ERBIL (Kurdistan 24) – A Kurdish student in Poland has successfully defended his master’s thesis on the legitimacy of the Kurdistan Region’s historic 2017 independence referendum.
In his master’s thesis titled “The Political Legitimacy of the Kurdistan Region’s 2017 Referendum on Independence,” Lehat Salah Rasheed said he analyzed the reasons behind the decision to hold the vote as well as the internal and foreign reactions to it.
“The Kurdistan Region’s 2017 referendum on independence was of high importance not only for the Kurds but for regional and international powers since it revealed many facts,” Rasheed told Kurdistan 24.
“The disputes over whether or not the referendum was constitutional and legal are discussed [in my thesis], and it is justified that the referendum had no legal or constitutional obstacles.”
Rasheed, who defended his thesis at the University of Humanities and Economics in Lodz, Poland, had also defended a second master’s thesis at the Institute of English Philology.
After the successful defense of his two arguments, Rasheed visited the Kurdistan Regional Government’s (KRG) Representation office in Poland to meet with representative Ziyad Raoof and present him with his two master’s theses.
“The KRG Representative congratulated him on bringing up such important matters like the independence referendum in the thesis, and wished him success in his further professional and scientific career,” a statement from the KRG office in Poland said.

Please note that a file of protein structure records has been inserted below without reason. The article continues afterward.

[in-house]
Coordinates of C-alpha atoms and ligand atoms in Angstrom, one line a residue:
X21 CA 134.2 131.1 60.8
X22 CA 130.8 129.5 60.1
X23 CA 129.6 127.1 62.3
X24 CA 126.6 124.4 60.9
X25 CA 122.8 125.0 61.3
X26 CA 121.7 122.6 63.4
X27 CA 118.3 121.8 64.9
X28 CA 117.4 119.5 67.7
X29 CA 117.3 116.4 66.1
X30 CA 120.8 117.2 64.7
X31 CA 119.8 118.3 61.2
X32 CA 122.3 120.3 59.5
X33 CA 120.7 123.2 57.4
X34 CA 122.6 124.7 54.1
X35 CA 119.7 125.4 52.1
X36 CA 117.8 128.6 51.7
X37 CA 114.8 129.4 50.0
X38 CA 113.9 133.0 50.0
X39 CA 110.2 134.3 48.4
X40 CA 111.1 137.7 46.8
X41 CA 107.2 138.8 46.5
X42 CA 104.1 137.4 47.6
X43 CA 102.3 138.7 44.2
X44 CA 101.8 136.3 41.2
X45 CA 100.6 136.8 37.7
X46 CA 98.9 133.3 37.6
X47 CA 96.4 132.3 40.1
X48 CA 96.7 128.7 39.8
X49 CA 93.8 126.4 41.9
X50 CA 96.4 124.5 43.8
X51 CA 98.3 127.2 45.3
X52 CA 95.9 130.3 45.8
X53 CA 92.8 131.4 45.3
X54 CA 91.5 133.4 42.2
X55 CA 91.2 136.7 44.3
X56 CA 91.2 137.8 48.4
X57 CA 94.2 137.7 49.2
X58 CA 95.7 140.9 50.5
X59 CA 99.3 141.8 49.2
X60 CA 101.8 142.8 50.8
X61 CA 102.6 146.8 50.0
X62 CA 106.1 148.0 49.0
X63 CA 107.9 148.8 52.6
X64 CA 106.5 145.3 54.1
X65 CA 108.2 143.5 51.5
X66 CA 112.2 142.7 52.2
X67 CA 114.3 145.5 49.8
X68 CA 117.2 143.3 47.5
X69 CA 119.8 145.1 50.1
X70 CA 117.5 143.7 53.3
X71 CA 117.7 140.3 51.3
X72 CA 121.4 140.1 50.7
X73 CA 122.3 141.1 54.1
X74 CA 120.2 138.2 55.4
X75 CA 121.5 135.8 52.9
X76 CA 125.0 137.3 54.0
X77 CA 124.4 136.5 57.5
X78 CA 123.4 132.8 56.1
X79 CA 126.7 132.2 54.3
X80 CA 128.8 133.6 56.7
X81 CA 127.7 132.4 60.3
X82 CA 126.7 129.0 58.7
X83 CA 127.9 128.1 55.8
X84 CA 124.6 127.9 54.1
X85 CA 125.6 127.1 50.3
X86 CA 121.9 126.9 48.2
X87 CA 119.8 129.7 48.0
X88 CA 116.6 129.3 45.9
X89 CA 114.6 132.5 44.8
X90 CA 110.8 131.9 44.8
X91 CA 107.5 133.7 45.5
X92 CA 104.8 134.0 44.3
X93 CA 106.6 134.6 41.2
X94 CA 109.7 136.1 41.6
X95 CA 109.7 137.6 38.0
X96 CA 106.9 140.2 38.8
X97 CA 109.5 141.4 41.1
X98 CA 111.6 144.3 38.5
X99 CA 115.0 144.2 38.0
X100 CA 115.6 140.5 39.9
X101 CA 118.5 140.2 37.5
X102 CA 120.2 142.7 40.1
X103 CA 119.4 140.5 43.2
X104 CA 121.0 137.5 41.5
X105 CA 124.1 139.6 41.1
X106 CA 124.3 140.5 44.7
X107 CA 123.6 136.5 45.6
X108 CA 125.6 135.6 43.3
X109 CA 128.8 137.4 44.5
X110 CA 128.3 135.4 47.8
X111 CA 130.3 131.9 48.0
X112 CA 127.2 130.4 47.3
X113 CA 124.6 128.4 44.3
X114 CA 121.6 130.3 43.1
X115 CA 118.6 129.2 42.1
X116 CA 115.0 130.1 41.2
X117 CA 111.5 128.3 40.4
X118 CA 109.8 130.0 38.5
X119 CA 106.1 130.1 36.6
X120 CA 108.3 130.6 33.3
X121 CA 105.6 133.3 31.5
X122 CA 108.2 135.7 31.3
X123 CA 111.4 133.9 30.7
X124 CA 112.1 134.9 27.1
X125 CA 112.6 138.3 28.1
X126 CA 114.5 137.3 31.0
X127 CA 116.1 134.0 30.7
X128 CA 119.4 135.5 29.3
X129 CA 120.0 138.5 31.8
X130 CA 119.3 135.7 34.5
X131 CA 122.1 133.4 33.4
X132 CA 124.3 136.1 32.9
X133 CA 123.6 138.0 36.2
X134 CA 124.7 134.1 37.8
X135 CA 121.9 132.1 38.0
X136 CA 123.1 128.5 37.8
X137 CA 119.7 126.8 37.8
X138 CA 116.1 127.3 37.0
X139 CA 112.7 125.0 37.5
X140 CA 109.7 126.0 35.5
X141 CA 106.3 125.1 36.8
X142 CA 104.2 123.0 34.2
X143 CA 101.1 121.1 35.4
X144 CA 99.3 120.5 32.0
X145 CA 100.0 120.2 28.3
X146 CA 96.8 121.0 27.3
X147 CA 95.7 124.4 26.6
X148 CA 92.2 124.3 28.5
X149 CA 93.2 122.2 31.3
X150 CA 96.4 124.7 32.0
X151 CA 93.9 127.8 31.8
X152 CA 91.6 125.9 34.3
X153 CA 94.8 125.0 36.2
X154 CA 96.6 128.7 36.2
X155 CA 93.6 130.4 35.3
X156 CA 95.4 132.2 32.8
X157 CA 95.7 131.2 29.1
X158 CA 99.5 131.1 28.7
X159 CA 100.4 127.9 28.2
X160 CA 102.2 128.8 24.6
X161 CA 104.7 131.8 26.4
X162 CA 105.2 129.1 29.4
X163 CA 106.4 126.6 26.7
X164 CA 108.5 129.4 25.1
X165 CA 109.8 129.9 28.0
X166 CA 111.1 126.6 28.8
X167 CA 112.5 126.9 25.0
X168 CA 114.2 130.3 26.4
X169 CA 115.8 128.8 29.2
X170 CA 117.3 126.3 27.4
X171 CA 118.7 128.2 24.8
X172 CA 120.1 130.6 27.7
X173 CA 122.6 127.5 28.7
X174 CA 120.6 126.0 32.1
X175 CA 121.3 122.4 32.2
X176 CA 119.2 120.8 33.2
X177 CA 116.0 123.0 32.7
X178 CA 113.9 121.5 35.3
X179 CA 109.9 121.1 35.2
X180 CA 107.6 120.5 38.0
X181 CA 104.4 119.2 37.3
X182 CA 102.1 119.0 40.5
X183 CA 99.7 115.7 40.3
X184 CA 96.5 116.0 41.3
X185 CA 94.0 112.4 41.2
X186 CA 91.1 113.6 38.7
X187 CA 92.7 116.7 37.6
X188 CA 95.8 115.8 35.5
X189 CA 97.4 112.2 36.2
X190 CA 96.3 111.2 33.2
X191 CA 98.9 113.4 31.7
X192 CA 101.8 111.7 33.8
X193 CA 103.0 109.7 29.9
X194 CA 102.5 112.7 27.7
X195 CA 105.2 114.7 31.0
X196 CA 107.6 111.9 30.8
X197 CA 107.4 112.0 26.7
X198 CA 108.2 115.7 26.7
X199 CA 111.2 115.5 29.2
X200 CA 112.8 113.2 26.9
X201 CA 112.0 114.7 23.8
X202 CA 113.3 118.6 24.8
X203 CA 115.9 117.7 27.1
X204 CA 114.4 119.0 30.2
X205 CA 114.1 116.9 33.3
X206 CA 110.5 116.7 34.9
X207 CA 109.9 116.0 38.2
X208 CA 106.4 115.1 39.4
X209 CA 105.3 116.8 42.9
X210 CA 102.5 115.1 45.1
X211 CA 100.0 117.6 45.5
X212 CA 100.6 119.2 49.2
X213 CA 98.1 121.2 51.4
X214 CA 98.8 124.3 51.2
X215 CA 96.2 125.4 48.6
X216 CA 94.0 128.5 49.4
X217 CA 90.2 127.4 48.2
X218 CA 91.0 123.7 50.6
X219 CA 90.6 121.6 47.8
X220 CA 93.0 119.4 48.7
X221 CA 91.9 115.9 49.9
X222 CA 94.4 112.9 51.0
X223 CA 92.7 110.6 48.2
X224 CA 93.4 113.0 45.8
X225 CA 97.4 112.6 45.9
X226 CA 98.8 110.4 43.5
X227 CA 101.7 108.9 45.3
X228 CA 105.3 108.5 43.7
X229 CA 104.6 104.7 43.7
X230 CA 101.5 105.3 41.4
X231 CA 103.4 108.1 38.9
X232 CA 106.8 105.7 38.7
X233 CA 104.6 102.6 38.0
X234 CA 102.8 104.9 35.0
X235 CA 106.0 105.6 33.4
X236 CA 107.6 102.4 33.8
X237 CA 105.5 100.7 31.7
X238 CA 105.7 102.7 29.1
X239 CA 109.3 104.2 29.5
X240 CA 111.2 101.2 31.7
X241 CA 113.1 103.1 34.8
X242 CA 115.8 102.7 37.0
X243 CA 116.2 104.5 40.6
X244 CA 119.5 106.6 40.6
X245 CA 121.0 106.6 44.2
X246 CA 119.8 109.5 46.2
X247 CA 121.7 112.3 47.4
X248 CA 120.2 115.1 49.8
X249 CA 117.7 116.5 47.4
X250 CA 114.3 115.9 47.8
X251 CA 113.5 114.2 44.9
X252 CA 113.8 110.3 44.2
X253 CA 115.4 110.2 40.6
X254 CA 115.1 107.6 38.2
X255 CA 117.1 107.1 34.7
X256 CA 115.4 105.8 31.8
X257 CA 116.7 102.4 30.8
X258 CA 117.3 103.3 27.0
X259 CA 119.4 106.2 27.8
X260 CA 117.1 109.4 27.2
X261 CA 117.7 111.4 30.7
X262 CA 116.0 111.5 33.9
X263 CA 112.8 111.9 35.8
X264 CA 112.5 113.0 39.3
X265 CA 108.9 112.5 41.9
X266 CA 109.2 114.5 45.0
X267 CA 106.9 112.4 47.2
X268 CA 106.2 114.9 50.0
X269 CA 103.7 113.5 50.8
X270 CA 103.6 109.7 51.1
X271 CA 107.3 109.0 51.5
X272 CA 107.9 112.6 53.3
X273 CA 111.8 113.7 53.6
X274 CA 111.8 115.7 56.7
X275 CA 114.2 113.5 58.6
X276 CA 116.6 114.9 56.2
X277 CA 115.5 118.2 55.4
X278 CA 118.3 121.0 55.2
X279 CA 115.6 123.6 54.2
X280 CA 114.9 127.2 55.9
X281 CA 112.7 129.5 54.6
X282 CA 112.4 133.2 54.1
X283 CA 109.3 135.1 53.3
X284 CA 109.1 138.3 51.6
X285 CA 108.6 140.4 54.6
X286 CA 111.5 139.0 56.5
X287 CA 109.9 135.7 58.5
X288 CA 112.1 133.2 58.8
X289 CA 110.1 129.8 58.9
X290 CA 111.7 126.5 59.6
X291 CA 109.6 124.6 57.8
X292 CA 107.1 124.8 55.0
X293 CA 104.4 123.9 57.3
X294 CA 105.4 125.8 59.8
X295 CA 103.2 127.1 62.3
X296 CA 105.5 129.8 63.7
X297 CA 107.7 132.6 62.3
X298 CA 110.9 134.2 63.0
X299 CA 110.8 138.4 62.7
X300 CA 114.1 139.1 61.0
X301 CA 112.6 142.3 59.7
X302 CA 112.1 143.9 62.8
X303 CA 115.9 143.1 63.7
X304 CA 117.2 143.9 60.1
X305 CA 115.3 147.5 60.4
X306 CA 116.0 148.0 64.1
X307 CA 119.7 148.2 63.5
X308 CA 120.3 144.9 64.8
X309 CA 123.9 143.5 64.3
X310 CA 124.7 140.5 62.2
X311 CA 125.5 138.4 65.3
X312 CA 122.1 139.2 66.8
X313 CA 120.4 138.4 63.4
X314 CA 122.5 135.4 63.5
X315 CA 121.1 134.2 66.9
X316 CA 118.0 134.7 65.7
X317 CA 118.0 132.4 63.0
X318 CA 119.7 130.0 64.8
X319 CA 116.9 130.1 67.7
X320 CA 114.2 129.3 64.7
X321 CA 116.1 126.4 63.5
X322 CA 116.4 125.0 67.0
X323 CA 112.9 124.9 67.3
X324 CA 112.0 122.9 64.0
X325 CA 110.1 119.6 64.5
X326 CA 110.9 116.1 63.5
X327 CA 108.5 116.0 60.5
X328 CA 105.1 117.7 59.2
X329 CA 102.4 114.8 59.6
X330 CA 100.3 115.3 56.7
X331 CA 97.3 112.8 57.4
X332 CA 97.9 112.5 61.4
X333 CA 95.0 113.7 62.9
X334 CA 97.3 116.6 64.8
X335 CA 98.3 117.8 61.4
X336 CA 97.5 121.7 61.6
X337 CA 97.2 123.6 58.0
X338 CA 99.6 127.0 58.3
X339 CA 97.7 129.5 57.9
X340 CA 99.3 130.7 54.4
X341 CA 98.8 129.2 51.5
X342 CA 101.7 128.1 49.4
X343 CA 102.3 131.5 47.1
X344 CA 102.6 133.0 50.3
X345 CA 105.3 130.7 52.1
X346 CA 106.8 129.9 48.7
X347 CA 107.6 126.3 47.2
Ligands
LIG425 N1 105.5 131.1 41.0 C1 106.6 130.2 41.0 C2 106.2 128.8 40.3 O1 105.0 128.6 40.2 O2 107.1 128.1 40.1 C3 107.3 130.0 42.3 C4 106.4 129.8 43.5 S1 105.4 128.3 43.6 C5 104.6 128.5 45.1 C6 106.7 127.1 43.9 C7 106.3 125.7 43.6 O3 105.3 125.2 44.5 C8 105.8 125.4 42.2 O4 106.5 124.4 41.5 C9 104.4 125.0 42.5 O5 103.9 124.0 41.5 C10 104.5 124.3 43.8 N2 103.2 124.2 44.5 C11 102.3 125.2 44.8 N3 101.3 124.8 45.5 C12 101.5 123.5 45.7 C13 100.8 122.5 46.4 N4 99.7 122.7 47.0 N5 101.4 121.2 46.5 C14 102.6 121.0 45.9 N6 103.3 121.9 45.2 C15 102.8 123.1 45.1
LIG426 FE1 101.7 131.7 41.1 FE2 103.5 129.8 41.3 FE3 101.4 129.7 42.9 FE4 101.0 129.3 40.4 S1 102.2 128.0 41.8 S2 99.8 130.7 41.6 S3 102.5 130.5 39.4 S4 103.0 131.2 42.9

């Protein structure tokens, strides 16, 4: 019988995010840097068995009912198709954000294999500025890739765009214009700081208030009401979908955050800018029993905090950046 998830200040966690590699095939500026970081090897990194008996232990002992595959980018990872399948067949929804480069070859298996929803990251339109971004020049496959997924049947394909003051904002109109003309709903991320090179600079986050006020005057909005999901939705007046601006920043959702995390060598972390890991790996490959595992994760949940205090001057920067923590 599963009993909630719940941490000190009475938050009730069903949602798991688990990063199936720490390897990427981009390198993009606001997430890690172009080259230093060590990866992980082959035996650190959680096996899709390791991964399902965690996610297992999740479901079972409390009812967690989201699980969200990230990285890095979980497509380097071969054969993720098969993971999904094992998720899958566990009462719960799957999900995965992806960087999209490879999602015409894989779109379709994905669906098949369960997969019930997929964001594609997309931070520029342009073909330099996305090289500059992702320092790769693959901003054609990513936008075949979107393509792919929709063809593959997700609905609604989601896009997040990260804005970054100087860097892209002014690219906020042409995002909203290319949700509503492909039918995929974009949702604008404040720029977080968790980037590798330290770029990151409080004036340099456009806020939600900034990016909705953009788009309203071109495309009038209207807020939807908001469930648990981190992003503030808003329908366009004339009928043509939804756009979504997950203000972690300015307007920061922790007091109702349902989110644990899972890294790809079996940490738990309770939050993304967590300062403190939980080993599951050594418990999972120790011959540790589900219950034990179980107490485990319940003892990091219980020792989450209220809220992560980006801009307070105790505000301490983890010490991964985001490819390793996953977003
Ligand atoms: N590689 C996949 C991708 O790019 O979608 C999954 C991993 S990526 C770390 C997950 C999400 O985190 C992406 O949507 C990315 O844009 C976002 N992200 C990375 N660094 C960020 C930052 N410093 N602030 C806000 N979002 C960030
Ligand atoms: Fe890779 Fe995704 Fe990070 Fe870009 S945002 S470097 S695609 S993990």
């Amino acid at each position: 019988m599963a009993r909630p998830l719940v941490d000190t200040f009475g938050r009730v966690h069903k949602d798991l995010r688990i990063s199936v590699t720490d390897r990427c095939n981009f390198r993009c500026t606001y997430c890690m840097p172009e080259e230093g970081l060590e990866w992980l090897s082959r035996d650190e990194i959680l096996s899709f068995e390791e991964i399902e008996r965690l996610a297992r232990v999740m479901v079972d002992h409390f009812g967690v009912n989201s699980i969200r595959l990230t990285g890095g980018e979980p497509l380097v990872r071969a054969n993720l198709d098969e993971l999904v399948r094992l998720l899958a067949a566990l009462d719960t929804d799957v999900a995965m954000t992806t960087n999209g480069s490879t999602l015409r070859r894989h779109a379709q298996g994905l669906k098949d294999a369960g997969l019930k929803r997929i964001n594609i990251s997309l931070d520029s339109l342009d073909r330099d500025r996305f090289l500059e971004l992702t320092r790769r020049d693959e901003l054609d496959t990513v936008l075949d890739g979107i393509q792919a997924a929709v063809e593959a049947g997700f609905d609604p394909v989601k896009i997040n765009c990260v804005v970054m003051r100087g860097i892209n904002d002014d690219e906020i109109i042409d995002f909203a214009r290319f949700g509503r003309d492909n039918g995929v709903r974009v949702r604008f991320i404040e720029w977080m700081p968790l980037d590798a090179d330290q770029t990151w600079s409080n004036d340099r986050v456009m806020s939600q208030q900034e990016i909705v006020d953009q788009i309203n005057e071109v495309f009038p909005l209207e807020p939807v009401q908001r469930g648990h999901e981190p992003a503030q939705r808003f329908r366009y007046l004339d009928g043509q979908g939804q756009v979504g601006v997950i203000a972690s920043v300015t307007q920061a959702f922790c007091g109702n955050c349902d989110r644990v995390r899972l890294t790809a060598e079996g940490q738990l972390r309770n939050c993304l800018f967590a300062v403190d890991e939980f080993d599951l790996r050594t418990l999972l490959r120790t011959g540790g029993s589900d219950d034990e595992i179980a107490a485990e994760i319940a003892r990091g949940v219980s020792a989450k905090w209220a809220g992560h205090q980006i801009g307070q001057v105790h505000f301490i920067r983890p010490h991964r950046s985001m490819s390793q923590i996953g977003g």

Kurdish student Lehat Salah Rasheed successfully defended his master thesis entitled “political legitimacy of the Kurdistan Region 2017 referendum on independence” at the University of Humanities and Economics in Lodz. Mr Lehat visited KRG Poland and met with @ZiyadRaoof pic.twitter.com/zFmKHPQSct— KRG Poland (@KrgPoland) July 1, 2019
Indeed, Kurds across the Greater Kurdistan – which is divided within the borders of modern-day nations Iraq, Turkey, Iran, and Syria – continue to struggle for their right to self-determination.
The people in the Kurdistan Region arguably came the closest to realizing that dream when they held an independence referendum in September 2017 for secession from Iraq.
Although nearly 93 percent of voters called for independence, the central government in Baghdad rejected the legality of the plebiscite and responded with a set of punitive measures, including a flight ban and the use of military force to regain control of disputed regions all amid silence from the international community.